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Number of Young Children Exposed to Marijuana Skyrockets
A new study has found that the rate of marijuana exposure in children younger than 6 increased by 147.5 percent from 2006 to 2013 across the U.S., with a much larger increase—of around 610 percent—in states where marijuana was legalized for medical purposes prior to 2000. Although the results of these exposures were usually mild, in some cases the children—who were primarily under 3 years old—suffered serious effects such as comas or seizures. The study is particularly relevant with the growing trend toward legalization of marijuana for medicinal or recreational purposes and underlines the importance of ensuring that any such moves include provisions to minimize the number of unintended exposures to the drug.
How Many Kids Are Poisoned by Pot?
The researchers set out to investigate how many kids ages 5 and under are exposed to marijuana. They used data from the National Poison Data System, covering the period from 2000 to 2013, looking specifically at youth exposures in terms of whether or not the state had legalized marijuana for some purpose either before 2000 or at some point from 2000 to 2013. The effects of these exposures were classified as mild, moderate or severe, and any cases with an intentional or malicious reason for the exposure weren’t included in the analysis.
Overall, the researchers found that there were 1,969 reports to poison control centers about marijuana exposures in children aged 6 and under, at an average rate of 140.6 exposures each year or 5.9 exposures per million children. The majority of these were classified as unintentional, 5.4 percent weren’t classified and 2.4 percent were due to adverse reactions or for other reasons. Eighty-three percent of exposures occurred at the child’s home, with just under 10 percent occurring at somebody else’s home, and over three-quarters of all cases involved children under 3 years old.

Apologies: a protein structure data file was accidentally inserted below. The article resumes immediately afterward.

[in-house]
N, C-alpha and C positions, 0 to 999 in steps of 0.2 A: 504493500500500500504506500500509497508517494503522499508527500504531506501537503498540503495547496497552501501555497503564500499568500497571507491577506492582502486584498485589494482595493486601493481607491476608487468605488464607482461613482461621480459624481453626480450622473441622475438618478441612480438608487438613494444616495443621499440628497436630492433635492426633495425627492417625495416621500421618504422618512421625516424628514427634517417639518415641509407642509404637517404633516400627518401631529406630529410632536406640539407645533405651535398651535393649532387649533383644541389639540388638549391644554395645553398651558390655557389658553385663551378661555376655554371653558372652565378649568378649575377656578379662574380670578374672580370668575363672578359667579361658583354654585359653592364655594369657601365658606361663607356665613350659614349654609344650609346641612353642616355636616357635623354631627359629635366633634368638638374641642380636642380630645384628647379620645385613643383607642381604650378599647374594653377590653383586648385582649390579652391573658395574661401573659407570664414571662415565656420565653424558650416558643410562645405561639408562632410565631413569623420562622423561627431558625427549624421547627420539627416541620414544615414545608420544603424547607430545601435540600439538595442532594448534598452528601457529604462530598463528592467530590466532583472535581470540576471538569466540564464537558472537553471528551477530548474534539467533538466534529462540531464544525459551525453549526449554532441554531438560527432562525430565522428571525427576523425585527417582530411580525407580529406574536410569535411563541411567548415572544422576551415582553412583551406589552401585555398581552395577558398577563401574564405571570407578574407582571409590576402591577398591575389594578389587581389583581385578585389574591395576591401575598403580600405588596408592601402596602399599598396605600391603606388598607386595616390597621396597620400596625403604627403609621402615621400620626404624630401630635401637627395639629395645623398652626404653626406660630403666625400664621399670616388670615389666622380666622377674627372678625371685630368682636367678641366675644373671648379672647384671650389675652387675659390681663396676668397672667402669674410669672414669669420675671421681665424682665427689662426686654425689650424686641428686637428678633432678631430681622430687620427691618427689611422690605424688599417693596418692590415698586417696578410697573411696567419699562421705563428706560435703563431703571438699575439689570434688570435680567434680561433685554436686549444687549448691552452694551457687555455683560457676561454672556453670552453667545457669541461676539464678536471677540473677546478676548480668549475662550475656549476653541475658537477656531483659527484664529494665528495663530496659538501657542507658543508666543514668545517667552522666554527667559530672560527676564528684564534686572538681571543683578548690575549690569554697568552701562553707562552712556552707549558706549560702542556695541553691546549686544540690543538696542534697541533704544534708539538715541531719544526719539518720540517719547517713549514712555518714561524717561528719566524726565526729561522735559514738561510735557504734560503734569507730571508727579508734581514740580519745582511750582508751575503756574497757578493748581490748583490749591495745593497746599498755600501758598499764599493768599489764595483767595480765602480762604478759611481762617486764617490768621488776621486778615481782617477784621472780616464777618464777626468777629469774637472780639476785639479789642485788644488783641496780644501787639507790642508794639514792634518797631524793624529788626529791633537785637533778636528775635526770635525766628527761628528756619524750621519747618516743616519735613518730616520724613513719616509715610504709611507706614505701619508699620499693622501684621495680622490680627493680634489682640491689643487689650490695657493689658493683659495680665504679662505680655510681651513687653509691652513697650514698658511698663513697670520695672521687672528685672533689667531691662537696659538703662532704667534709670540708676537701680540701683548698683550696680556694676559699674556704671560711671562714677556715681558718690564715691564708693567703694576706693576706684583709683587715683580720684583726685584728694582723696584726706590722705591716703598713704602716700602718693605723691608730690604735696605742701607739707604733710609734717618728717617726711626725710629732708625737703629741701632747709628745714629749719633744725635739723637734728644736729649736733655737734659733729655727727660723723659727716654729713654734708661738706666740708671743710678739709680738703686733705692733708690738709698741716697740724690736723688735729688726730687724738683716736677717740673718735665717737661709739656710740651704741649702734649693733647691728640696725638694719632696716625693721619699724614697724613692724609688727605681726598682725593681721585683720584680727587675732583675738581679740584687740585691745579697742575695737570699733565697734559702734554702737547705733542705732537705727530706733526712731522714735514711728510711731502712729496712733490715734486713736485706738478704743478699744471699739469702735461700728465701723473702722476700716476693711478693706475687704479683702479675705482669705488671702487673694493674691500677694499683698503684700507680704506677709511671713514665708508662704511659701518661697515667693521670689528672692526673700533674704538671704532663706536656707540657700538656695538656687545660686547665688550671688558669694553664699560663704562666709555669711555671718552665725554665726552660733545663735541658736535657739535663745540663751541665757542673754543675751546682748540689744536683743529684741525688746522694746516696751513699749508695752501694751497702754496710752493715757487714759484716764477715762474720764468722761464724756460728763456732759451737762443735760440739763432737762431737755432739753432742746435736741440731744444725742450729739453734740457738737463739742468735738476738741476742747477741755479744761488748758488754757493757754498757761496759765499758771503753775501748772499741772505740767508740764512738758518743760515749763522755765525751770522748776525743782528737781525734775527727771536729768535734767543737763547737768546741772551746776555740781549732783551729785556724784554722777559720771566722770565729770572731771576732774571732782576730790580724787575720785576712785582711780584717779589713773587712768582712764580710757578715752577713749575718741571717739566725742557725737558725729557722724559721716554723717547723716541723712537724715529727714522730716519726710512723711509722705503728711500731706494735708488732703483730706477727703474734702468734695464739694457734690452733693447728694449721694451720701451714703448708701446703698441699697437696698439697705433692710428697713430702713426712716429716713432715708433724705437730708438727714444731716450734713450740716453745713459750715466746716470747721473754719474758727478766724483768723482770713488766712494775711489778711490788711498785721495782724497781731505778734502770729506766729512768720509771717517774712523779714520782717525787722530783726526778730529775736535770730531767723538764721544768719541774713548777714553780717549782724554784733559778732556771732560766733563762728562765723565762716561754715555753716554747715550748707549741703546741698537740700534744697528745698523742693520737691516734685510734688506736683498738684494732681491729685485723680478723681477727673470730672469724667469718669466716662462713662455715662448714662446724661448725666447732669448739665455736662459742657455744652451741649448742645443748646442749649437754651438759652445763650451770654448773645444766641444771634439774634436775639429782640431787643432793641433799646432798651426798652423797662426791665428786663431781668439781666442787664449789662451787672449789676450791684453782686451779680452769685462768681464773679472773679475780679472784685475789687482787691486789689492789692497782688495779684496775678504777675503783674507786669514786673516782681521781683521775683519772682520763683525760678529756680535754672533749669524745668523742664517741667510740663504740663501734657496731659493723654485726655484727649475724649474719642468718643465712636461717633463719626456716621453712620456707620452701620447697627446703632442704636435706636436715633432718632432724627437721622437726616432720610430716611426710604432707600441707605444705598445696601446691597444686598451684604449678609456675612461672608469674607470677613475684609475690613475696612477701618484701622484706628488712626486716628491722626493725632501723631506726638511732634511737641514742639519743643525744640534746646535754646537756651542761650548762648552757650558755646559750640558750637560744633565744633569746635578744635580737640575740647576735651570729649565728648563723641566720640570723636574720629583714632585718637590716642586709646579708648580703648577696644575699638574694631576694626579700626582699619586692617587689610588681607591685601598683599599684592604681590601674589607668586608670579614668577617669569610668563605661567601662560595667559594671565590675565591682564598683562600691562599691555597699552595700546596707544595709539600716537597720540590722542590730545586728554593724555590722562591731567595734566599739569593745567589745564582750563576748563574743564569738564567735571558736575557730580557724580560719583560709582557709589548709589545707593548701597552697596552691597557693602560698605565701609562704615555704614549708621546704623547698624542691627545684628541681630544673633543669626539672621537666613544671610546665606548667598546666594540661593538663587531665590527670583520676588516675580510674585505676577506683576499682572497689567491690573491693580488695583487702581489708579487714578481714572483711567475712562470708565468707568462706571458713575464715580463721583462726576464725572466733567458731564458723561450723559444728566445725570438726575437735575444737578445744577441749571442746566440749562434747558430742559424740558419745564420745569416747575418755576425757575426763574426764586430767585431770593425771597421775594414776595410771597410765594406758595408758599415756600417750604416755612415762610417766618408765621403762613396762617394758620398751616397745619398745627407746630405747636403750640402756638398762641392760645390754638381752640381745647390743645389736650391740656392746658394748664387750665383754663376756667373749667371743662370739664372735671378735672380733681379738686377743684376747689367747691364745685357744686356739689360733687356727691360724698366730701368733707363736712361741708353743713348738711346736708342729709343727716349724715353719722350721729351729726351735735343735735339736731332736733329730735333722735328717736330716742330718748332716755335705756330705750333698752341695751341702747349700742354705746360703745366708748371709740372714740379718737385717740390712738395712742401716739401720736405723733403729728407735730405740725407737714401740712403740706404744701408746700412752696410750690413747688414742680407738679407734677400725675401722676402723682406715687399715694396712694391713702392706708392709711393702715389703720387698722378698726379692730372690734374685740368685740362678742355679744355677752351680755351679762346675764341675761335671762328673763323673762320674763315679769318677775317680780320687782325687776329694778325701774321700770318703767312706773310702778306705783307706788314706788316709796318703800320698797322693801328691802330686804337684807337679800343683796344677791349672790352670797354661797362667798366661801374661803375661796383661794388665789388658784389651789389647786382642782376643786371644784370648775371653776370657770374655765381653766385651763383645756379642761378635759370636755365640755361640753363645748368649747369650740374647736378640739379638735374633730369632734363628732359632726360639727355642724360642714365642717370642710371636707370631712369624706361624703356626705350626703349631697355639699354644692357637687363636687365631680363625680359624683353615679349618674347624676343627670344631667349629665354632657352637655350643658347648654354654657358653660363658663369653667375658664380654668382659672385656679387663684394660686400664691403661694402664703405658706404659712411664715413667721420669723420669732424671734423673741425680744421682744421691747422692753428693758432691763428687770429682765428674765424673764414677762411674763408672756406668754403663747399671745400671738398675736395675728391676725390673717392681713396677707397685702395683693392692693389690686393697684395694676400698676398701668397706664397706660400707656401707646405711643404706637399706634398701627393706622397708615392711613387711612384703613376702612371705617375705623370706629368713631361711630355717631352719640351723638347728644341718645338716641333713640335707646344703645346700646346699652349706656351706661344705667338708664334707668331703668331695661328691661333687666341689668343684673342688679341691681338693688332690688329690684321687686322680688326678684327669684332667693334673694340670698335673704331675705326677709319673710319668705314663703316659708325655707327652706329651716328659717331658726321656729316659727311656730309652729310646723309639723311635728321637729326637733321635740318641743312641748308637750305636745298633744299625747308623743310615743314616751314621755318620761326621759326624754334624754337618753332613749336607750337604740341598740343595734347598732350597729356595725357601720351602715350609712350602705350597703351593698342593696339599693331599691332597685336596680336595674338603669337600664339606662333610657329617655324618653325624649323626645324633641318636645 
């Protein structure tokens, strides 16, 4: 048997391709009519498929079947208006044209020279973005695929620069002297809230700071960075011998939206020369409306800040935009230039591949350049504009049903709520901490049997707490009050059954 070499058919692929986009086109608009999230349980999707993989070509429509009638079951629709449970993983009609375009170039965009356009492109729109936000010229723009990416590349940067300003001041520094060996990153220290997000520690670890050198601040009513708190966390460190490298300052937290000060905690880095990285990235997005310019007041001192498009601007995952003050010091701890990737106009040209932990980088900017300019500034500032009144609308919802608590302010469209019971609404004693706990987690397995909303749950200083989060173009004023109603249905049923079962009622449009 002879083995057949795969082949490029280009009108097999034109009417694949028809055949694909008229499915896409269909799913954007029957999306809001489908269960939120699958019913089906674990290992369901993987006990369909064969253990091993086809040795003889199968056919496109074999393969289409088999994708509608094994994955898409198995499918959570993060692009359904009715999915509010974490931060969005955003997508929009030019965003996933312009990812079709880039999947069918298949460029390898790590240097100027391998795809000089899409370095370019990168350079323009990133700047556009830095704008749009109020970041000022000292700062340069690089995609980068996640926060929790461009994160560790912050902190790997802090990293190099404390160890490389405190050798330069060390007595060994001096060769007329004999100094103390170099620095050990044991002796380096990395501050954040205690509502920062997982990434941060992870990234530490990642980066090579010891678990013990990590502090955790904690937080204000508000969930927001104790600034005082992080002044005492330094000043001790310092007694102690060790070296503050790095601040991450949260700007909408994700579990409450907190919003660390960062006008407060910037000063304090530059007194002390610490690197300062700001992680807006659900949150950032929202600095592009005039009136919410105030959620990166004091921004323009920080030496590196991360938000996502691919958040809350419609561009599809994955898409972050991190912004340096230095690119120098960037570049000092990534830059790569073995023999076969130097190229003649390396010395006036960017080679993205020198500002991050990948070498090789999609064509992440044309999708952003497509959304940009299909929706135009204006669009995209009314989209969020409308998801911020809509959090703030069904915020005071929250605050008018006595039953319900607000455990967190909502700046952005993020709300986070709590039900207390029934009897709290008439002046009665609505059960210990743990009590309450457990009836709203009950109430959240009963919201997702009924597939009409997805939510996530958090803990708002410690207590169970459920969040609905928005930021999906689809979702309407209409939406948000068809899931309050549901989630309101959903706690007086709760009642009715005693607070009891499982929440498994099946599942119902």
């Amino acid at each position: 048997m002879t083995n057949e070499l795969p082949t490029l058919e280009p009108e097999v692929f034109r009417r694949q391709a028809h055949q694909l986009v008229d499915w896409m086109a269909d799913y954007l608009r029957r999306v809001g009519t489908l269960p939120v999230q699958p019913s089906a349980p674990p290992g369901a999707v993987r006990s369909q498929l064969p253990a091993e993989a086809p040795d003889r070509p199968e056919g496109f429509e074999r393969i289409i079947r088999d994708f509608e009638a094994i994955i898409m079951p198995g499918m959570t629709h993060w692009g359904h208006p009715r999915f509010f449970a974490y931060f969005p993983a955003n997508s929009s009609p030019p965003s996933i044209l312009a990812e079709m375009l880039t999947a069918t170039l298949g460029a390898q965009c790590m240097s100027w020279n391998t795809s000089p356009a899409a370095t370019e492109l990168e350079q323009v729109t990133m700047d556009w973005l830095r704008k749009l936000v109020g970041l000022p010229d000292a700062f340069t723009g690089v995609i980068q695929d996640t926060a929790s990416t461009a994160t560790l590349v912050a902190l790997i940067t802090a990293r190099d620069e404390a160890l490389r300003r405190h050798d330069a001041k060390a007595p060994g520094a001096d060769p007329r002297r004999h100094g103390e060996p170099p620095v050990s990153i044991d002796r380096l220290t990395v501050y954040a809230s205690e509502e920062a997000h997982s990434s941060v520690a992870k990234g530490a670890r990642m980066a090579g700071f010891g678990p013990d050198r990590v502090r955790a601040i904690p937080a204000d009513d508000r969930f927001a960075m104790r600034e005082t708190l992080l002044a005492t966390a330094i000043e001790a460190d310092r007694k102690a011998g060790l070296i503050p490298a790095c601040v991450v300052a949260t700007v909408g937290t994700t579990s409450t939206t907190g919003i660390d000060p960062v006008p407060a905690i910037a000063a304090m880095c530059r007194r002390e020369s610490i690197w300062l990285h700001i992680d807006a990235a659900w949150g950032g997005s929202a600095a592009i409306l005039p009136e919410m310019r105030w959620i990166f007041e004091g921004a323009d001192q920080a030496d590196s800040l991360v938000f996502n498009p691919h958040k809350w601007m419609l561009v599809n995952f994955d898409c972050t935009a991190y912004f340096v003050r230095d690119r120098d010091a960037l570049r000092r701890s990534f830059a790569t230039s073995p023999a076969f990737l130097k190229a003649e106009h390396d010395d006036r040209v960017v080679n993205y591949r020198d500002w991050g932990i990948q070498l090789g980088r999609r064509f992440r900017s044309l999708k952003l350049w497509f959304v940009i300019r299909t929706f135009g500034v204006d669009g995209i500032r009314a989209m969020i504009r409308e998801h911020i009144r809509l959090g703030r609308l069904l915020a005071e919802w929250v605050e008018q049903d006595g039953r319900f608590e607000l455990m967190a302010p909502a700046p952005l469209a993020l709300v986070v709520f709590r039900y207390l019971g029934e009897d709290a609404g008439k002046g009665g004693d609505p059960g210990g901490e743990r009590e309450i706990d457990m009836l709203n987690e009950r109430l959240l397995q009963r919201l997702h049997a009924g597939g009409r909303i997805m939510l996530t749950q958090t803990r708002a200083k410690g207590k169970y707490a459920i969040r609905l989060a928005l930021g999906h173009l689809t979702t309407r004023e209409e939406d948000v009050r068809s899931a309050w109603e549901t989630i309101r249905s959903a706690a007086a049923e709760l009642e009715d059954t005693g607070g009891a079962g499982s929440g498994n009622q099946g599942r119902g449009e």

Almost 41 percent of the children who were exposed suffered adverse effects, with drowsiness or lethargy being the most common symptom by a substantial margin, accounting for 29.5 percent of exposures. The next most common result was ataxia (problems with motor coordination), which occurred in 5.4 percent of cases, with other effects like irritability and confusion occurring in fewer cases. However, 17 children (all under age 4) went into a coma, 10 had single or multiple seizures and 14 had respiratory depression (breathing problems).
Does Legalization of Marijuana Affect Poisoning Rates?
The comparison among states with legalized marijuana for medical or recreational purposes and those with no legalization shows that, as expected, legalization increases the rates of poisoning. Over the whole period studied, states that had legalized marijuana for medical purposes prior to 2000 had 2.82-times higher rates of marijuana exposure in youths, compared to states where the drug isn’t legal. The rate of exposures still increased, by just over 63 percent, in states where pot wasn’t legal, but for those with medical marijuana programs prior to 2000, the rate decreased by 34.1 percent from 2000 to 2006, but increased by a massive 609.6 percent from 2006 to 2013.
For the “transitional” states—where pot was legalized for medical or recreational purposes during the study period—the rate of exposures per 1 million children after legalization was 2.25 times higher than before legalization.
Over the whole of the U.S., the rate of marijuana exposures in kids under age 6 didn’t increase from 2000 to 2006, but rose by 147.5 percent from 2006 to 2013.
Legalization and Protecting Children: The Edibles Problem
Noting that three-quarters of exposures were through ingestion, co-author of the study Henry Spiller said that, “The high percentage of ingestions may be related to the popularity of marijuana brownies, cookies and other foods. Very young children explore their environments by putting items in their mouths, and foods such as brownies and cookies are attractive.”
The researchers point out that protection of children should be a factor in the discussion when legalization of marijuana is debated, and their data show that—although the rate of exposure is still ultimately quite low—this is a significant problem that’s likely to get worse as more states liberalize their pot laws. It’s clear that brownies and cookies are a big part of the issue: kids are hardly going to understand that some cookies are laced with drugs, so parents have to be very careful about leaving such edibles within a child’s reach.
The researchers suggest that pot edibles be kept in child-resistant packing that isn’t see-through and out of reach and out of sight of children, preferably in a locked cupboard. In short, we need to start treating pot edibles in the same way we treat medicines and dangerous household chemicals.